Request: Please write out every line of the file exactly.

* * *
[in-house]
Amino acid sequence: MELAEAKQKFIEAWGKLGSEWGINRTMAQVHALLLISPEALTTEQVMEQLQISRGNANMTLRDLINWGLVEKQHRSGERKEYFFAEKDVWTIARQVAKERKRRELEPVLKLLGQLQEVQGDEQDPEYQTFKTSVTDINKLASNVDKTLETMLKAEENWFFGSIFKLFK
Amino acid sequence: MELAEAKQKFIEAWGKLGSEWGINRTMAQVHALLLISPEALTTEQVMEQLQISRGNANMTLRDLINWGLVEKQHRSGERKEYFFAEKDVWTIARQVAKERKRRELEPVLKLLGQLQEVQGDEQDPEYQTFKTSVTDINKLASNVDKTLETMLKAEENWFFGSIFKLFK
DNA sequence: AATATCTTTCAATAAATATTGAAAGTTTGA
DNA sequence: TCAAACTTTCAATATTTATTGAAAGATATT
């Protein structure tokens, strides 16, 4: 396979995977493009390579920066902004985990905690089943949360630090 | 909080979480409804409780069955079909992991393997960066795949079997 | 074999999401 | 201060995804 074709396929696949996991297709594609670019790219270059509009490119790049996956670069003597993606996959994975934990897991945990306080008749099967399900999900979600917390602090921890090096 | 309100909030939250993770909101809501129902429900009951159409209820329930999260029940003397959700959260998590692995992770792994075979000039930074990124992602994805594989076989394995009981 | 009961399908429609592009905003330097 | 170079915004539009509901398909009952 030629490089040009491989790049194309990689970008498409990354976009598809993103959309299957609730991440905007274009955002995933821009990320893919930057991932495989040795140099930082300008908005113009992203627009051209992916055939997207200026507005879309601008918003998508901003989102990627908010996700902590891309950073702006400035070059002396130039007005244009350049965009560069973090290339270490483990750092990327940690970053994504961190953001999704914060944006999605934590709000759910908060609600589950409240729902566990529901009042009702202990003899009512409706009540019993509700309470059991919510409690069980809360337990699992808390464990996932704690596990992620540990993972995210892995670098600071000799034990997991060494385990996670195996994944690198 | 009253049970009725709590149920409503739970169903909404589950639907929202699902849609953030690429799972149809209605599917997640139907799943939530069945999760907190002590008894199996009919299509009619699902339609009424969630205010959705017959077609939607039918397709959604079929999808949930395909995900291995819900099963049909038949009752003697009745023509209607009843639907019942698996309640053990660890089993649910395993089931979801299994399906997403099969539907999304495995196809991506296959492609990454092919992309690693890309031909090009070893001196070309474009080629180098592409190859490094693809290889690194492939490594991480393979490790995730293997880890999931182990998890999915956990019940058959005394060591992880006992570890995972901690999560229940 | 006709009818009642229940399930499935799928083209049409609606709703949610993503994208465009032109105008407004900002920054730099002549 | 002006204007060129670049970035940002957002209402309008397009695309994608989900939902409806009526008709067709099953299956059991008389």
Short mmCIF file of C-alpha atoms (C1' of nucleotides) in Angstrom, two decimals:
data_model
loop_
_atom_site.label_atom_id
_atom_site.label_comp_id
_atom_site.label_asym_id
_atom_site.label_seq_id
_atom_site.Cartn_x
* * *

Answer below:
[in-house]
Amino acid sequence: MELAEAKQKFIEAWGKLGSEWGINRTMAQVHALLLISPEALTTEQVMEQLQISRGNANMTLRDLINWGLVEKQHRSGERKEYFFAEKDVWTIARQVAKERKRRELEPVLKLLGQLQEVQGDEQDPEYQTFKTSVTDINKLASNVDKTLETMLKAEENWFFGSIFKLFK
Amino acid sequence: MELAEAKQKFIEAWGKLGSEWGINRTMAQVHALLLISPEALTTEQVMEQLQISRGNANMTLRDLINWGLVEKQHRSGERKEYFFAEKDVWTIARQVAKERKRRELEPVLKLLGQLQEVQGDEQDPEYQTFKTSVTDINKLASNVDKTLETMLKAEENWFFGSIFKLFK
DNA sequence: AATATCTTTCAATAAATATTGAAAGTTTGA
DNA sequence: TCAAACTTTCAATATTTATTGAAAGATATT
């Protein structure tokens, strides 16, 4: 396979995977493009390579920066902004985990905690089943949360630090 | 909080979480409804409780069955079909992991393997960066795949079997 | 074999999401 | 201060995804 074709396929696949996991297709594609670019790219270059509009490119790049996956670069003597993606996959994975934990897991945990306080008749099967399900999900979600917390602090921890090096 | 309100909030939250993770909101809501129902429900009951159409209820329930999260029940003397959700959260998590692995992770792994075979000039930074990124992602994805594989076989394995009981 | 009961399908429609592009905003330097 | 170079915004539009509901398909009952 030629490089040009491989790049194309990689970008498409990354976009598809993103959309299957609730991440905007274009955002995933821009990320893919930057991932495989040795140099930082300008908005113009992203627009051209992916055939997207200026507005879309601008918003998508901003989102990627908010996700902590891309950073702006400035070059002396130039007005244009350049965009560069973090290339270490483990750092990327940690970053994504961190953001999704914060944006999605934590709000759910908060609600589950409240729902566990529901009042009702202990003899009512409706009540019993509700309470059991919510409690069980809360337990699992808390464990996932704690596990992620540990993972995210892995670098600071000799034990997991060494385990996670195996994944690198 | 009253049970009725709590149920409503739970169903909404589950639907929202699902849609953030690429799972149809209605599917997640139907799943939530069945999760907190002590008894199996009919299509009619699902339609009424969630205010959705017959077609939607039918397709959604079929999808949930395909995900291995819900099963049909038949009752003697009745023509209607009843639907019942698996309640053990660890089993649910395993089931979801299994399906997403099969539907999304495995196809991506296959492609990454092919992309690693890309031909090009070893001196070309474009080629180098592409190859490094693809290889690194492939490594991480393979490790995730293997880890999931182990998890999915956990019940058959005394060591992880006992570890995972901690999560229940 | 006709009818009642229940399930499935799928083209049409609606709703949610993503994208465009032109105008407004900002920054730099002549 | 002006204007060129670049970035940002957002209402309008397009695309994608989900939902409806009526008709067709099953299956059991008389």
Short mmCIF file of C-alpha atoms (C1' of nucleotides) in Angstrom, two decimals:
data_model
loop_
_atom_site.label_atom_id
_atom_site.label_comp_id
_atom_site.label_asym_id
_atom_site.label_seq_id
_atom_site.Cartn_x